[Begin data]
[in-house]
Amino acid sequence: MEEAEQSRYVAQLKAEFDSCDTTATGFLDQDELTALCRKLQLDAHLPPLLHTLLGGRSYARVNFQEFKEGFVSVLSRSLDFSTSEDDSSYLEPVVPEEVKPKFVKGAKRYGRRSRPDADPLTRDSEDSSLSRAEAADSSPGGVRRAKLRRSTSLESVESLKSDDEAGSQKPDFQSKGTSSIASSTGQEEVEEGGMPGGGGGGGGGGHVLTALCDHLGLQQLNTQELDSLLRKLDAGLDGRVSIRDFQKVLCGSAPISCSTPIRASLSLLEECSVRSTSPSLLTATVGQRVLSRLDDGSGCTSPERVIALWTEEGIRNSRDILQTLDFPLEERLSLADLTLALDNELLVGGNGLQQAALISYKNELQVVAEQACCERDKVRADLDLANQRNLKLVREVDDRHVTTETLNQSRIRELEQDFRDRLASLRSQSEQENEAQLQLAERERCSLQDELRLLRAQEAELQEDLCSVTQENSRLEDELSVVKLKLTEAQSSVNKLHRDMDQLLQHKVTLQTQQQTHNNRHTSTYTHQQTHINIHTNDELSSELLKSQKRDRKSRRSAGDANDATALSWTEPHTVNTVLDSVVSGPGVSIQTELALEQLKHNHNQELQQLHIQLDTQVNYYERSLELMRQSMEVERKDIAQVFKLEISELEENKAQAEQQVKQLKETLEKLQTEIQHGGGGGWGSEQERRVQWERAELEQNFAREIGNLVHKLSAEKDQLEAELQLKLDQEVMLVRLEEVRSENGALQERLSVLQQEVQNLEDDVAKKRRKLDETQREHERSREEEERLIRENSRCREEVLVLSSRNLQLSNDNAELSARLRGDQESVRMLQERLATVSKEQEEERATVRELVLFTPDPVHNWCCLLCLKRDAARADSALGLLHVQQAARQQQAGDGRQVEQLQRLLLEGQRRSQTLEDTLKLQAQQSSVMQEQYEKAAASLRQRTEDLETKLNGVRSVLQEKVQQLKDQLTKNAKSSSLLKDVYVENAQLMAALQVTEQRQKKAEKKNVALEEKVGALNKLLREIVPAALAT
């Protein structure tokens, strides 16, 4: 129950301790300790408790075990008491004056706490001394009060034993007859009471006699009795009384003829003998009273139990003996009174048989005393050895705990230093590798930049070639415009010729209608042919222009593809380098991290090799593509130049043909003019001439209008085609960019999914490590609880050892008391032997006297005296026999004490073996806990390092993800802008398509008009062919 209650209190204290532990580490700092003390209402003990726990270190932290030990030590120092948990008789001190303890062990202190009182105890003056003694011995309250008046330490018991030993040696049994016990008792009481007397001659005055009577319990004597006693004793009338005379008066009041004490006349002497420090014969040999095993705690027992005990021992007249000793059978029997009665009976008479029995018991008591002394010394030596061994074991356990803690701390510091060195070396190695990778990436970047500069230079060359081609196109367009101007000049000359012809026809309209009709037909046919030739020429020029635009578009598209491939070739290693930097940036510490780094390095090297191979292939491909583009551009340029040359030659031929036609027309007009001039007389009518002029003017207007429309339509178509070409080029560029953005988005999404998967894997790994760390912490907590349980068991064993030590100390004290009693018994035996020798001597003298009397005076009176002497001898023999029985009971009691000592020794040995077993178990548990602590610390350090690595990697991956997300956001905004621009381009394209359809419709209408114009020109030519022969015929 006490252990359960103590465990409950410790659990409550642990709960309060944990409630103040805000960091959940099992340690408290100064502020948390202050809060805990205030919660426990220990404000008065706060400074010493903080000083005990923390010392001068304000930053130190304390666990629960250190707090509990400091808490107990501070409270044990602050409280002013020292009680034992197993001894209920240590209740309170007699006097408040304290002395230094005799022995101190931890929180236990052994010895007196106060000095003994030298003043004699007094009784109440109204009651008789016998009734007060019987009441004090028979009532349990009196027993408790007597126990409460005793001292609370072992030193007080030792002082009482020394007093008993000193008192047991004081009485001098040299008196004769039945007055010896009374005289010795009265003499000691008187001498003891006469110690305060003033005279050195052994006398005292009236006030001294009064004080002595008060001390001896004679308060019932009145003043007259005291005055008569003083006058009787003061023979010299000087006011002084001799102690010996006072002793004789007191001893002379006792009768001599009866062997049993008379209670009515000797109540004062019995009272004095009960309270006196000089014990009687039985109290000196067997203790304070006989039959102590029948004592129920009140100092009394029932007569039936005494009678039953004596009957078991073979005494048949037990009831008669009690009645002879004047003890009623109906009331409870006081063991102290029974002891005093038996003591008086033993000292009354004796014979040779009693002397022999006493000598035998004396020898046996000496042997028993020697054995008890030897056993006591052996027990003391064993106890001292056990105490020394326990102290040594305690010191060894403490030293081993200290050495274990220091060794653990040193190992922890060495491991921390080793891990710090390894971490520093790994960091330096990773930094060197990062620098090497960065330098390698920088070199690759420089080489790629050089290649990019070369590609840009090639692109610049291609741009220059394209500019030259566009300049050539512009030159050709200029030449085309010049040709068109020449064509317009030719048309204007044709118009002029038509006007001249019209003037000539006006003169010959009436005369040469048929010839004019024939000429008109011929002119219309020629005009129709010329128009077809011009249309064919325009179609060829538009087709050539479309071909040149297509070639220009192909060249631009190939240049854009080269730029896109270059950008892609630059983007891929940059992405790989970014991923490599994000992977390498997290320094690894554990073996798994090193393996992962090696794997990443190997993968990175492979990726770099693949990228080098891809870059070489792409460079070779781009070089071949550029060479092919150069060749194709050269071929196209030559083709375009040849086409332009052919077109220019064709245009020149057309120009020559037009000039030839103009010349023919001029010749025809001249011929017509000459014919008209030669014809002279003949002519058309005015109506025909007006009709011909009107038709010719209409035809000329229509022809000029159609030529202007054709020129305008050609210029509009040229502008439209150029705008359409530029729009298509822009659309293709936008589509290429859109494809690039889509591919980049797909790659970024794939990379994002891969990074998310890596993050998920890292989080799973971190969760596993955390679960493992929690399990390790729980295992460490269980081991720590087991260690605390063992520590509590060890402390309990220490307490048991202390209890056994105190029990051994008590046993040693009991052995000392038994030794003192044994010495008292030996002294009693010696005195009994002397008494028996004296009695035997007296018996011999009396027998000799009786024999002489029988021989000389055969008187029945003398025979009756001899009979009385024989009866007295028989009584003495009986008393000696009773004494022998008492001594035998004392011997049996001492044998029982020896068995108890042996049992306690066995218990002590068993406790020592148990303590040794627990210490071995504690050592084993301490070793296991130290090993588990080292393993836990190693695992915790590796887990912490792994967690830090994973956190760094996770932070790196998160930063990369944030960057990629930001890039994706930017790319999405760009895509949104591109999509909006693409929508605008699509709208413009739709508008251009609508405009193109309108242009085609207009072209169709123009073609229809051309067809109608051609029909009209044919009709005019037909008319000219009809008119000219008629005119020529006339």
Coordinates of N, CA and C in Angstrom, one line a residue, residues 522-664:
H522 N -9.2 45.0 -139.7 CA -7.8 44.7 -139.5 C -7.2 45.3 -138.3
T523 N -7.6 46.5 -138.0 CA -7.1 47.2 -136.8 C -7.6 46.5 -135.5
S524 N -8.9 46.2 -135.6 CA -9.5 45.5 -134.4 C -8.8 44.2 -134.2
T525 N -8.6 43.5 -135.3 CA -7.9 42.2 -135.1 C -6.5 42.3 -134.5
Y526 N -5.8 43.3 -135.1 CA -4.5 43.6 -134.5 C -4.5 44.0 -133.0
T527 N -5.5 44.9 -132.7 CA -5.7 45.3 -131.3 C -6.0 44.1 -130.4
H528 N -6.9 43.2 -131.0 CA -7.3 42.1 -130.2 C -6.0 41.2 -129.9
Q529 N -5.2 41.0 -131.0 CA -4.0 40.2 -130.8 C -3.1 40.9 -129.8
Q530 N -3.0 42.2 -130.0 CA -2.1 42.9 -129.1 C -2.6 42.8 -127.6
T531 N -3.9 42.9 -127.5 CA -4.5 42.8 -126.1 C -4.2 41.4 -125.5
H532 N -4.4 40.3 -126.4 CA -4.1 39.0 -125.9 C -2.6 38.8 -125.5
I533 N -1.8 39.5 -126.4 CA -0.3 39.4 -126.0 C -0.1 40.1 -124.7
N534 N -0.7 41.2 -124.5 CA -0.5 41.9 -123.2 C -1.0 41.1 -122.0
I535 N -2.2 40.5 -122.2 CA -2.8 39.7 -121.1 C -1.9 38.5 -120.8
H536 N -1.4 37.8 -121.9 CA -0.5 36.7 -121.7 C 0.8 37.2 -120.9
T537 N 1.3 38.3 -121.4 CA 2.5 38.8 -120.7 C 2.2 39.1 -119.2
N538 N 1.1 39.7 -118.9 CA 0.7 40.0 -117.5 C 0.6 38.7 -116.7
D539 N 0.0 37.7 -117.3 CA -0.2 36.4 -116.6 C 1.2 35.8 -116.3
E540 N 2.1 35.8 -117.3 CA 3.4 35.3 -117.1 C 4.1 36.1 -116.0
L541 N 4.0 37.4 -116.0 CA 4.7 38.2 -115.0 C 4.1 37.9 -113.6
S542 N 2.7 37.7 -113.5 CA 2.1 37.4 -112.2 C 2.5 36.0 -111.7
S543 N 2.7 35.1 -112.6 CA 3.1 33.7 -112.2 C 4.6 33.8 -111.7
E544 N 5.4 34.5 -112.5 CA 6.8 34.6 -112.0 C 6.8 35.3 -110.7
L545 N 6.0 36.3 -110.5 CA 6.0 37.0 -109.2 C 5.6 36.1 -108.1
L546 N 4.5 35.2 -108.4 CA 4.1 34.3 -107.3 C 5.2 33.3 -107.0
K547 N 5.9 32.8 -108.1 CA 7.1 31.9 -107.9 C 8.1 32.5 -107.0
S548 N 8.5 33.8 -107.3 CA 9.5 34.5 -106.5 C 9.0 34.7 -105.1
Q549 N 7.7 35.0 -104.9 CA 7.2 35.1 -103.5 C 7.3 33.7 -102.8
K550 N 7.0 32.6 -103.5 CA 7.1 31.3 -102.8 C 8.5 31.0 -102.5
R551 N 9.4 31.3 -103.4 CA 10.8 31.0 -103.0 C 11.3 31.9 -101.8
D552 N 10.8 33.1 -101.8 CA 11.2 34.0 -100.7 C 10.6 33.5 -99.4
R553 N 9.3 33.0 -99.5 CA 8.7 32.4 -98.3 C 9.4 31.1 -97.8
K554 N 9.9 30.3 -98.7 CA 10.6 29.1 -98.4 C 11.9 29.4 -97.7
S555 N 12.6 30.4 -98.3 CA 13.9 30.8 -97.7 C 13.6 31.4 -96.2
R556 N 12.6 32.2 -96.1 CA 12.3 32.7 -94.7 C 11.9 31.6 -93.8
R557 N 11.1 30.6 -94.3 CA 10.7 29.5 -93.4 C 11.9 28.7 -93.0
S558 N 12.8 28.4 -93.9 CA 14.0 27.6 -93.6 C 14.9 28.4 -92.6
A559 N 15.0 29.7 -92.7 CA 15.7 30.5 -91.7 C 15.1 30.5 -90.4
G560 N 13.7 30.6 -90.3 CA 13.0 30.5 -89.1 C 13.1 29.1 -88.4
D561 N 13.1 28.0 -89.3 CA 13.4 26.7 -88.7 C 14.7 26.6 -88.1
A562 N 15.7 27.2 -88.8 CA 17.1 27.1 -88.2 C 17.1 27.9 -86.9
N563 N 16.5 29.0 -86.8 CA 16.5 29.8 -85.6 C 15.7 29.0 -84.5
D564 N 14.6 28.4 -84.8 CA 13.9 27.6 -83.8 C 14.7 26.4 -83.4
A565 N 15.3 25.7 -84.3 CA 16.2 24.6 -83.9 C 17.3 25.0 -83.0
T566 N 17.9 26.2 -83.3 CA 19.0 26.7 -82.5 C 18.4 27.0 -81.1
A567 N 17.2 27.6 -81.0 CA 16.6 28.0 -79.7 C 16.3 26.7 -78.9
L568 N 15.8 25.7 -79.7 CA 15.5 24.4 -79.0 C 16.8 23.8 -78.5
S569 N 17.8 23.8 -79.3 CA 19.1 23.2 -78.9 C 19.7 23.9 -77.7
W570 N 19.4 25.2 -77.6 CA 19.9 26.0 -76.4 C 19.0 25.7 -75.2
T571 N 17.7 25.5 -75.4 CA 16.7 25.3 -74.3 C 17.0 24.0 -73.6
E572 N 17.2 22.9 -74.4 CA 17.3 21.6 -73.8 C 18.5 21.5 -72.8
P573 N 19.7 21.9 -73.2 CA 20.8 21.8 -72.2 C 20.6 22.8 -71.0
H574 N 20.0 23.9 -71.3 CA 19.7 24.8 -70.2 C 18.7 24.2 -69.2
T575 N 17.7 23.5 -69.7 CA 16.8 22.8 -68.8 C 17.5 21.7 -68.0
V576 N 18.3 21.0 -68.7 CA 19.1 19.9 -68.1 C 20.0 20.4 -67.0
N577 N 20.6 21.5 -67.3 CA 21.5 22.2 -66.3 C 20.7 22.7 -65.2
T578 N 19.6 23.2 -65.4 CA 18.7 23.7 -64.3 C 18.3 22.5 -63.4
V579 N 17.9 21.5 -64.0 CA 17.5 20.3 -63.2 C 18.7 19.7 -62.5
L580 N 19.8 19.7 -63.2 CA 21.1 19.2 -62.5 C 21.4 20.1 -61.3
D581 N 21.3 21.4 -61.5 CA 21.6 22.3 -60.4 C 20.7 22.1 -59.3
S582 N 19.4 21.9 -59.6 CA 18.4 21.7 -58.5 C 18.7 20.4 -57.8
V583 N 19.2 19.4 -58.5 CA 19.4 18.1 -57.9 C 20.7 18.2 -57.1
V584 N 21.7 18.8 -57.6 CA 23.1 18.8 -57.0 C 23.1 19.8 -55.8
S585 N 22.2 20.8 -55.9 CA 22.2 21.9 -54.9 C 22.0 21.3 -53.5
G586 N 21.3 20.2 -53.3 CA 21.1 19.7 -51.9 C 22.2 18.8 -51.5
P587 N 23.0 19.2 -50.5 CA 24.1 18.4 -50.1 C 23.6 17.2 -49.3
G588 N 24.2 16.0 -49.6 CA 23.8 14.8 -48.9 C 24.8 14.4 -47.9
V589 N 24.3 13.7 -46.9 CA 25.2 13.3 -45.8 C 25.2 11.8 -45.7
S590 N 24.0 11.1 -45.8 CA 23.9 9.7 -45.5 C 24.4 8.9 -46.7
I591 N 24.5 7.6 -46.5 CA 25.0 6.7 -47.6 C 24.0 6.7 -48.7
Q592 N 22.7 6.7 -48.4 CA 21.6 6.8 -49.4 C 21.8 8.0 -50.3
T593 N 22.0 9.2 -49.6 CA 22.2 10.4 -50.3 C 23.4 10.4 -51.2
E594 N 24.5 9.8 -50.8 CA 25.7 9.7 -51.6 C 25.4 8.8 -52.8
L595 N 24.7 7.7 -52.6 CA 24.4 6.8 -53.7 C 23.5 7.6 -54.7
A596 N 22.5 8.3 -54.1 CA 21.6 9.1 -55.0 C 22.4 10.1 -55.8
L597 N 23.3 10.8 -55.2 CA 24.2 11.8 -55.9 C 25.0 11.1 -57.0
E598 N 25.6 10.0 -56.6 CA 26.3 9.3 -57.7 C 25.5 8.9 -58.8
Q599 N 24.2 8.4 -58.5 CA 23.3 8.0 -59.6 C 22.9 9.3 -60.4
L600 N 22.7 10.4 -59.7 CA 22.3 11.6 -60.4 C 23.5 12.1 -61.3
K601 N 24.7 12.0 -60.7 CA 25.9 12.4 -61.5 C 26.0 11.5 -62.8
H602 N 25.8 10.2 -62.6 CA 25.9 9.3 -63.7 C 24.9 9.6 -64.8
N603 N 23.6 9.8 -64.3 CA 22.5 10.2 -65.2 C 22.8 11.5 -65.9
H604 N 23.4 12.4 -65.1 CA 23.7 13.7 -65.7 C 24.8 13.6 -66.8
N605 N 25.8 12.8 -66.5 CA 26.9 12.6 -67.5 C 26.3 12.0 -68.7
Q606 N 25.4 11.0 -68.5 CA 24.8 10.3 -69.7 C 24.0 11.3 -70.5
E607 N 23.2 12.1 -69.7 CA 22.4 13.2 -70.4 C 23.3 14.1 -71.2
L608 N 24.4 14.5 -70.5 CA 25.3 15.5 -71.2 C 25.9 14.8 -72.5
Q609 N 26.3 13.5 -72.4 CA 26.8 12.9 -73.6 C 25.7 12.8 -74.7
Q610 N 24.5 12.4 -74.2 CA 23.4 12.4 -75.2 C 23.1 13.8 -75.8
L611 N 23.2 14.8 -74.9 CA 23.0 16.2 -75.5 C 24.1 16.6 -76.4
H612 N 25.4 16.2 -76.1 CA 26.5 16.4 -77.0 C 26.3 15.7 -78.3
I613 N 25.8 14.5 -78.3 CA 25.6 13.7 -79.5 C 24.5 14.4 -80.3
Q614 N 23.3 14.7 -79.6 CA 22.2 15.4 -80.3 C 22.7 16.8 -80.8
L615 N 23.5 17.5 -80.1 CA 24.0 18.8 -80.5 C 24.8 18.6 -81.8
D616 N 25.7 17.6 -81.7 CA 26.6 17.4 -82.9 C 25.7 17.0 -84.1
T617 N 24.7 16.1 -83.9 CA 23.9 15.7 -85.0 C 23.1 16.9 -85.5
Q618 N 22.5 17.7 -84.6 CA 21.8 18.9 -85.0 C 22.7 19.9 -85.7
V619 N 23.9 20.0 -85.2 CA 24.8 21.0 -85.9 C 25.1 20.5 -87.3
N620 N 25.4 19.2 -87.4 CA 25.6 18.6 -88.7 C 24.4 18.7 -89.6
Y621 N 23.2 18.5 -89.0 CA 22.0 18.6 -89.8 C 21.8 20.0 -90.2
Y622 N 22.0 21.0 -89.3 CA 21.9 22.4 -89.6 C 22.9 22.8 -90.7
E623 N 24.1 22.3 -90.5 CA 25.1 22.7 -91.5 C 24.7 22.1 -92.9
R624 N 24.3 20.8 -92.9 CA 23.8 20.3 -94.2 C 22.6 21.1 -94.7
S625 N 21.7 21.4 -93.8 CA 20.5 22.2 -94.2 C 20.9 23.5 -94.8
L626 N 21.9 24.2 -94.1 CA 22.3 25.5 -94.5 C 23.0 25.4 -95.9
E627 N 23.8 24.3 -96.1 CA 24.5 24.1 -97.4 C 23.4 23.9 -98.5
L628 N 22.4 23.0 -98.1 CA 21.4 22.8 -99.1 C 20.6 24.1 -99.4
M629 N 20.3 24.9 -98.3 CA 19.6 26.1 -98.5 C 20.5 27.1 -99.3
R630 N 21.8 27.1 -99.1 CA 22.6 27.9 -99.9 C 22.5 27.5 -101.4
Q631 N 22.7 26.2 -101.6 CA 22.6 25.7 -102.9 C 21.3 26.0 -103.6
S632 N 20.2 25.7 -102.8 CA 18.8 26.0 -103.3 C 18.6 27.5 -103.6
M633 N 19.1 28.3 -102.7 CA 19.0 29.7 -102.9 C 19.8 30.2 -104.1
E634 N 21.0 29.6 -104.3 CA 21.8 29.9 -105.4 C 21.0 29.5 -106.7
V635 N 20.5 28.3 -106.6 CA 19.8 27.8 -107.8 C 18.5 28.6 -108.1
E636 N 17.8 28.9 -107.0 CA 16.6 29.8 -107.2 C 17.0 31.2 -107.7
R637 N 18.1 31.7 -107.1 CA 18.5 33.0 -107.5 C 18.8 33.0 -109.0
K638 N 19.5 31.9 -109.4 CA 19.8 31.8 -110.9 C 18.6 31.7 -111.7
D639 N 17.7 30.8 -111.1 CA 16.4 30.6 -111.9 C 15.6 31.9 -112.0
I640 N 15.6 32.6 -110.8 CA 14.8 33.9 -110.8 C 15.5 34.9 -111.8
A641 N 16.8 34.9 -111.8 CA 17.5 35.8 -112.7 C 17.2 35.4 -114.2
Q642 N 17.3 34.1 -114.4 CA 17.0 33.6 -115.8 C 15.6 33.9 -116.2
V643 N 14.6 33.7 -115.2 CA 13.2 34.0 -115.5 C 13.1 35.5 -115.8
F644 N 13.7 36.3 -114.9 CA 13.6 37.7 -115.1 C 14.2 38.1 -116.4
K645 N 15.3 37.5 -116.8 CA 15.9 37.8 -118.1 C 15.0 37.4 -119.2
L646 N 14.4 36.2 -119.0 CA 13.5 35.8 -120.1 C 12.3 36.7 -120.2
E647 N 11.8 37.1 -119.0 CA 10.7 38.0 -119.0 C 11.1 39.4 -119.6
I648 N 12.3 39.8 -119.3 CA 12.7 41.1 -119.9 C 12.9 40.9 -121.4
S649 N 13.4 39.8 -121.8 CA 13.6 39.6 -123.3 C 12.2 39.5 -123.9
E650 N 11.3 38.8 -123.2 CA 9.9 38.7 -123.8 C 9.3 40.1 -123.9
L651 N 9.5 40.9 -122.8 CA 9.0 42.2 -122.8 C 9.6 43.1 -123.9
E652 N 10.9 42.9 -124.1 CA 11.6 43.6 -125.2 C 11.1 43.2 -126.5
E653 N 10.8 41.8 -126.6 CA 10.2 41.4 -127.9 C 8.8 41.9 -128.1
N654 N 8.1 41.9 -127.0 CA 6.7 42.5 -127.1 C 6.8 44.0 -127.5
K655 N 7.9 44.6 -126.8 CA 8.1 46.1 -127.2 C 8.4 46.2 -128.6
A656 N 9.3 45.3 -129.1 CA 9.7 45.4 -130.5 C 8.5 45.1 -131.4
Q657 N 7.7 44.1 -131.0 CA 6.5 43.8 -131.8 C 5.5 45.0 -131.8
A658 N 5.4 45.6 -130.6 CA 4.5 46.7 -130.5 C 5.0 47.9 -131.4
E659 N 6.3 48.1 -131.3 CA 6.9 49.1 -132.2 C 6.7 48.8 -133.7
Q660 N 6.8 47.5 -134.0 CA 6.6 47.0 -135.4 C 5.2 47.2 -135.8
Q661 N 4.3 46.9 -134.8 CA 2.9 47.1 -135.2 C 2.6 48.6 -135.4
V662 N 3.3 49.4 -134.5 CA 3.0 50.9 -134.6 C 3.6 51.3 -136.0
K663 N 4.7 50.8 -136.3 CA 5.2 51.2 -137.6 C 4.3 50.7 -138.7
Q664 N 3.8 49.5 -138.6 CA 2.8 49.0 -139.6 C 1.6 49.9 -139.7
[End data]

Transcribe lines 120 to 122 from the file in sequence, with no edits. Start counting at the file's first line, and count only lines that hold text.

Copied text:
R637 N 18.1 31.7 -107.1 CA 18.5 33.0 -107.5 C 18.8 33.0 -109.0
K638 N 19.5 31.9 -109.4 CA 19.8 31.8 -110.9 C 18.6 31.7 -111.7
D639 N 17.7 30.8 -111.1 CA 16.4 30.6 -111.9 C 15.6 31.9 -112.0